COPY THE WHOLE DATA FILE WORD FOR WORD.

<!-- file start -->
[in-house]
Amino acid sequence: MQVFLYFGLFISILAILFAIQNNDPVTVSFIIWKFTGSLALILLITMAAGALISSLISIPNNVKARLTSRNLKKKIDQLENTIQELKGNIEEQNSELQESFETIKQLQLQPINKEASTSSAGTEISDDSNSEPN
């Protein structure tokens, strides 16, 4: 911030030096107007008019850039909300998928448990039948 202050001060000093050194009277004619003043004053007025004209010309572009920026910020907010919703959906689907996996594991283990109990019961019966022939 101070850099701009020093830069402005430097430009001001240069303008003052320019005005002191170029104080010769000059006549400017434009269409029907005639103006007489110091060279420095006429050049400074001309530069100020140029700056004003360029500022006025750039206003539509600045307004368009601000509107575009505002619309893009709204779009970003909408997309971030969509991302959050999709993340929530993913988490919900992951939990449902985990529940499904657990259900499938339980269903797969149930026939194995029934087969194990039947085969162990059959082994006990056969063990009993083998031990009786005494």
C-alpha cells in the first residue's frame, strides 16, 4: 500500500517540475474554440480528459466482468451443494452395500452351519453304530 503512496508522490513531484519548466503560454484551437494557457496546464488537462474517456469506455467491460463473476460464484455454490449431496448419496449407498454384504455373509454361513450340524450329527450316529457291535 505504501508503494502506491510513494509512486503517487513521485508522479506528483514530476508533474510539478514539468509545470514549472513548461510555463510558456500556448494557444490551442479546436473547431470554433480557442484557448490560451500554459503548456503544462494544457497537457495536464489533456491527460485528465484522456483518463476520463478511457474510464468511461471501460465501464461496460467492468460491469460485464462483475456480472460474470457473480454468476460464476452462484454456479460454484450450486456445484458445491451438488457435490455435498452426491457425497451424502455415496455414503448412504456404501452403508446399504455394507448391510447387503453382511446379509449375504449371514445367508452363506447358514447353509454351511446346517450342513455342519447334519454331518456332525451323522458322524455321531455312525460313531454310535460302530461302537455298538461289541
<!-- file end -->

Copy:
[in-house]
Amino acid sequence: MQVFLYFGLFISILAILFAIQNNDPVTVSFIIWKFTGSLALILLITMAAGALISSLISIPNNVKARLTSRNLKKKIDQLENTIQELKGNIEEQNSELQESFETIKQLQLQPINKEASTSSAGTEISDDSNSEPN
């Protein structure tokens, strides 16, 4: 911030030096107007008019850039909300998928448990039948 202050001060000093050194009277004619003043004053007025004209010309572009920026910020907010919703959906689907996996594991283990109990019961019966022939 101070850099701009020093830069402005430097430009001001240069303008003052320019005005002191170029104080010769000059006549400017434009269409029907005639103006007489110091060279420095006429050049400074001309530069100020140029700056004003360029500022006025750039206003539509600045307004368009601000509107575009505002619309893009709204779009970003909408997309971030969509991302959050999709993340929530993913988490919900992951939990449902985990529940499904657990259900499938339980269903797969149930026939194995029934087969194990039947085969162990059959082994006990056969063990009993083998031990009786005494």
C-alpha cells in the first residue's frame, strides 16, 4: 500500500517540475474554440480528459466482468451443494452395500452351519453304530 503512496508522490513531484519548466503560454484551437494557457496546464488537462474517456469506455467491460463473476460464484455454490449431496448419496449407498454384504455373509454361513450340524450329527450316529457291535 505504501508503494502506491510513494509512486503517487513521485508522479506528483514530476508533474510539478514539468509545470514549472513548461510555463510558456500556448494557444490551442479546436473547431470554433480557442484557448490560451500554459503548456503544462494544457497537457495536464489533456491527460485528465484522456483518463476520463478511457474510464468511461471501460465501464461496460467492468460491469460485464462483475456480472460474470457473480454468476460464476452462484454456479460454484450450486456445484458445491451438488457435490455435498452426491457425497451424502455415496455414503448412504456404501452403508446399504455394507448391510447387503453382511446379509449375504449371514445367508452363506447358514447353509454351511446346517450342513455342519447334519454331518456332525451323522458322524455321531455312525460313531454310535460302530461302537455298538461289541